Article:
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Chapter 13
Alveolar Ventilation
The total ventilation per minute, termed the
minute ventila-
tion (
V
˙
E
),
is equal to the tidal volume multiplied by the respi-
ratory rate:
Minute ventilation = Tidal volume
×
Respiratory rate
(ml/min)
(ml/breath)
(breaths/min)
V
˙
E
=
V
t
·
f
(13–6)
For example, at rest, a normal person moves approximately
500 ml of air in and out of the lungs with each breath and
takes 12 breaths each minute. The minute ventilation is there-
fore 500 ml/breath
×
12 breaths/minute = 6000 ml of air
per minute. However, because of dead space, not all this air is
available for exchange with the blood, as we see next.
The conducting airways have a volume of about 150 ml.
Exchanges of gases with the blood occur only in the alveoli
and not in this 150 ml of the airways. Picture, then, what
occurs during expiration of a tidal volume of 500 ml. The
500 ml of air is forced out of the alveoli and through the air-
ways. Approximately 350 ml of this alveolar air is exhaled at
the nose or mouth, but approximately 150 ml remains in the
airways at the end of expiration. During the next inspiration
(
Figure 13–19
), 500 ml of air ﬂ ows into the alveoli, but the
ﬁ rst 150 ml entering the alveoli is not atmospheric air but the
150 ml left behind in the airways from the last breath. Thus,
only 350 ml of new atmospheric air enters the alveoli during
the inspiration. The end result is that 150 ml of the 500 ml
of atmospheric air entering the respiratory system during each
inspiration never reaches the alveoli, but is merely moved in
and out of the airways. Because these airways do not permit
gas exchange with the blood, the space within them is termed
the
V
D
).
Alveolar gas
Tidal volume = 500 ml
Anatomic
Volume in
conducting
airways left over
from preceding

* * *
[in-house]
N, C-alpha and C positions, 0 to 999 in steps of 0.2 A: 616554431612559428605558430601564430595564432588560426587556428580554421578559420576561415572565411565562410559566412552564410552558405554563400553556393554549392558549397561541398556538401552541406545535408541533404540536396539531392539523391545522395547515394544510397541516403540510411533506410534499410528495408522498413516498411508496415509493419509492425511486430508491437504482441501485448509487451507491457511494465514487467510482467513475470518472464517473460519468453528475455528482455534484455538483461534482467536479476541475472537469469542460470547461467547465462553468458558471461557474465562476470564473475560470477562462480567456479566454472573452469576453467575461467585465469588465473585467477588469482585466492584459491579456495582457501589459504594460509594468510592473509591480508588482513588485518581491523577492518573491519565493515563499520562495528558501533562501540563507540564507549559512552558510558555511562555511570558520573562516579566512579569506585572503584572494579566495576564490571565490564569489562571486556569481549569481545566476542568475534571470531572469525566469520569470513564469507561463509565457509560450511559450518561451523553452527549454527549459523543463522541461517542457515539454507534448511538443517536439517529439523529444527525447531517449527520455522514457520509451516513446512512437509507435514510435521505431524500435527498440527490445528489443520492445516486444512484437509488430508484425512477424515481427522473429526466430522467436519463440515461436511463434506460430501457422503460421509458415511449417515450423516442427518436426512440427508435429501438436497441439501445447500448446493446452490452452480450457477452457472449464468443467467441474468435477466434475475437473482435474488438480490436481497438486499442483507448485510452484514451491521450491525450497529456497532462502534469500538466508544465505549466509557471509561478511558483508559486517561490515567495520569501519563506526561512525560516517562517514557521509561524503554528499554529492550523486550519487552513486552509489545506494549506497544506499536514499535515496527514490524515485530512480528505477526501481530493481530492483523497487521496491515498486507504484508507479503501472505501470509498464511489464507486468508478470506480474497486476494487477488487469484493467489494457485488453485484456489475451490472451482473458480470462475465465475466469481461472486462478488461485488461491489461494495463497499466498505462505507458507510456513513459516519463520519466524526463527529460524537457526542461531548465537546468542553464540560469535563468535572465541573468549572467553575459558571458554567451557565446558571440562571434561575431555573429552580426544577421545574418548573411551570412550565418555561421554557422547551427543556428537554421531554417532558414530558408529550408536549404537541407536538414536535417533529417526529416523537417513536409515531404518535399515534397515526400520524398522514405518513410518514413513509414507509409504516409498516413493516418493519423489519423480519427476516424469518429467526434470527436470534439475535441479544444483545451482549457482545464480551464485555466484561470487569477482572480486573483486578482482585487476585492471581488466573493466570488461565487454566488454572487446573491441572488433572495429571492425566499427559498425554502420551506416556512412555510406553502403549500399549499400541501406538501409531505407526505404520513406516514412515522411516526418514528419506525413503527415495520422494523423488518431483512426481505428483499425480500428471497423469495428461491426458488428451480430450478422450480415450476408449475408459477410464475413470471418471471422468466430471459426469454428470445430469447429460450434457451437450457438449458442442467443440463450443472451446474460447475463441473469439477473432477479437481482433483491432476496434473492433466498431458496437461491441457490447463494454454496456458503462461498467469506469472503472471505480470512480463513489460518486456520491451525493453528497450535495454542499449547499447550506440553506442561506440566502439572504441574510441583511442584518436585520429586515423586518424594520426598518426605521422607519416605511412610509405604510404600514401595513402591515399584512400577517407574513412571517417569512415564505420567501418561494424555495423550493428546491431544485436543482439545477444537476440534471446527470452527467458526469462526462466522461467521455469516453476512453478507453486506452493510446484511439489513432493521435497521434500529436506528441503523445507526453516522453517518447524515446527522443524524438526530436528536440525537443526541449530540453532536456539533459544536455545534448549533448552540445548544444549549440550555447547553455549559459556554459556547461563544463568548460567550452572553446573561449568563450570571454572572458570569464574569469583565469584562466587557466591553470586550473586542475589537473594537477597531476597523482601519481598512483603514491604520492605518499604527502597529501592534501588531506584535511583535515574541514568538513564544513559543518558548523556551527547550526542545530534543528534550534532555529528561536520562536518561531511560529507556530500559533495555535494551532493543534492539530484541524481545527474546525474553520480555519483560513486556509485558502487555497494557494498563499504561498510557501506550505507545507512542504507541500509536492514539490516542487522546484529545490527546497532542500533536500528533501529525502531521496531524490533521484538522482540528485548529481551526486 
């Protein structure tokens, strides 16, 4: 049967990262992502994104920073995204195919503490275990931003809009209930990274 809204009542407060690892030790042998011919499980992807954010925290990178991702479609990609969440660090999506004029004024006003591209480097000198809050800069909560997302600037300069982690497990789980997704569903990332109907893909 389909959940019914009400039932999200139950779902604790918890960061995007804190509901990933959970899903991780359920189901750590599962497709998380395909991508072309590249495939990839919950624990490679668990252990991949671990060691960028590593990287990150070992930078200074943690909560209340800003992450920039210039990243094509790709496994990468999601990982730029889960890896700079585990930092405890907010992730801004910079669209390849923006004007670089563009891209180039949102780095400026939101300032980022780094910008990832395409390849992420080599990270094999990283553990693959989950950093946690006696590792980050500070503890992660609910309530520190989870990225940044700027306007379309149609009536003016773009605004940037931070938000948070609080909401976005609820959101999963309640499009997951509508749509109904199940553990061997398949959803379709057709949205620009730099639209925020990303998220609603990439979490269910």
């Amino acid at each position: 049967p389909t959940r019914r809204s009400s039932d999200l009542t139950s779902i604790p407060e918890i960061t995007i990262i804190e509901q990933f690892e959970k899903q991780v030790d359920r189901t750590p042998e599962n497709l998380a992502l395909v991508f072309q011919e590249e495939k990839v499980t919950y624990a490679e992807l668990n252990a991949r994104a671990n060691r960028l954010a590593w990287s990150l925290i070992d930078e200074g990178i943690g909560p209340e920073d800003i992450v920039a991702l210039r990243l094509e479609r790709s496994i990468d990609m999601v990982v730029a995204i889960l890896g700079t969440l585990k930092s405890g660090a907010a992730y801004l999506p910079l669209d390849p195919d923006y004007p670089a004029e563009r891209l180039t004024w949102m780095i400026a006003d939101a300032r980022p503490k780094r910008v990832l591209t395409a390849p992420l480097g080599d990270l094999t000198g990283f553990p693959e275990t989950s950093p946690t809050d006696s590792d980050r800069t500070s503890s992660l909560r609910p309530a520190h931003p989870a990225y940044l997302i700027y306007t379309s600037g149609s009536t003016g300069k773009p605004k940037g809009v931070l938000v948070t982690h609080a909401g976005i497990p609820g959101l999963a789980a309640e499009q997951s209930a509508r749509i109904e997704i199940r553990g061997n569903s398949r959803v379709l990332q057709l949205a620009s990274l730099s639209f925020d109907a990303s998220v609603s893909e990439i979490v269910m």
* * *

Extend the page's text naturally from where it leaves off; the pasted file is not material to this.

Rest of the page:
breath
350 ml
150 ml
150 ml
350 ml
150 ml
150 ml
Conducting
airways
Figure 13–19
Effects of anatomic dead space on alveolar ventilation.
Anatomic dead space is the volume of the conducting airways.
Of a 500 ml tidal volume breath, 350 ml enters the airway
involved in gas exchange. The remaining 150 ml remains in the
conducting airways and does not participate in gas exchange.
Thus the volume of
fresh
air entering the alveoli during
each inspiration equals the tidal volume
minus
the volume of
air in the anatomic dead space. For the previous example:
Tidal volume (
V
t
) = 500 ml
V
D
) = 150 ml
Fresh air entering alveoli in one inspiration (
V
A
) =
500 ml – 150 ml = 350 ml
The total volume of fresh air entering the alveoli per minute is
called the
alveolar ventilation (
V
˙
A
):
Alveolar
ventilation
(ml/min)
=
Tidal
volume
(ml/breath)
space
(ml/breath)
×
Respiratory
rate
(breaths/min)
V
˙
A
=
(
V
t
V
D
)
·
f
(13–7)
Alveolar ventilation rather than minute ventilation, is
the more important factor in the effectiveness of gas exchange.
This generalization is demonstrated readily by the data in
Table 13–5
. In this experiment, subject A breathes rapidly and
shallowly, B normally, and C slowly and deeply. Each subject
has exactly the same minute ventilation; that is, each is moving
the same amount of air in and out of the lungs per minute. Yet,
when we subtract the anatomic dead-space ventilation from the
minute ventilation, we ﬁ nd marked differences in alveolar venti-
lation. Subject A has no alveolar ventilation and would become
unconscious in several minutes, whereas C has a considerably
greater alveolar ventilation than B, who is breathing normally.
Another important generalization drawn from this
example is that increased
depth
of breathing is far more effec-
tive in elevating alveolar ventilation than an equivalent increase
in breathing
rate.
Conversely, a decrease in depth can lead to a
critical reduction in alveolar ventilation. This is because a ﬁ xed
volume of each tidal volume goes to the dead space. If the
tidal volume decreases, the fraction of the tidal volume going
to the dead space increases until, as in subject A, it may repre-
sent the entire tidal volume. On the other hand, any increase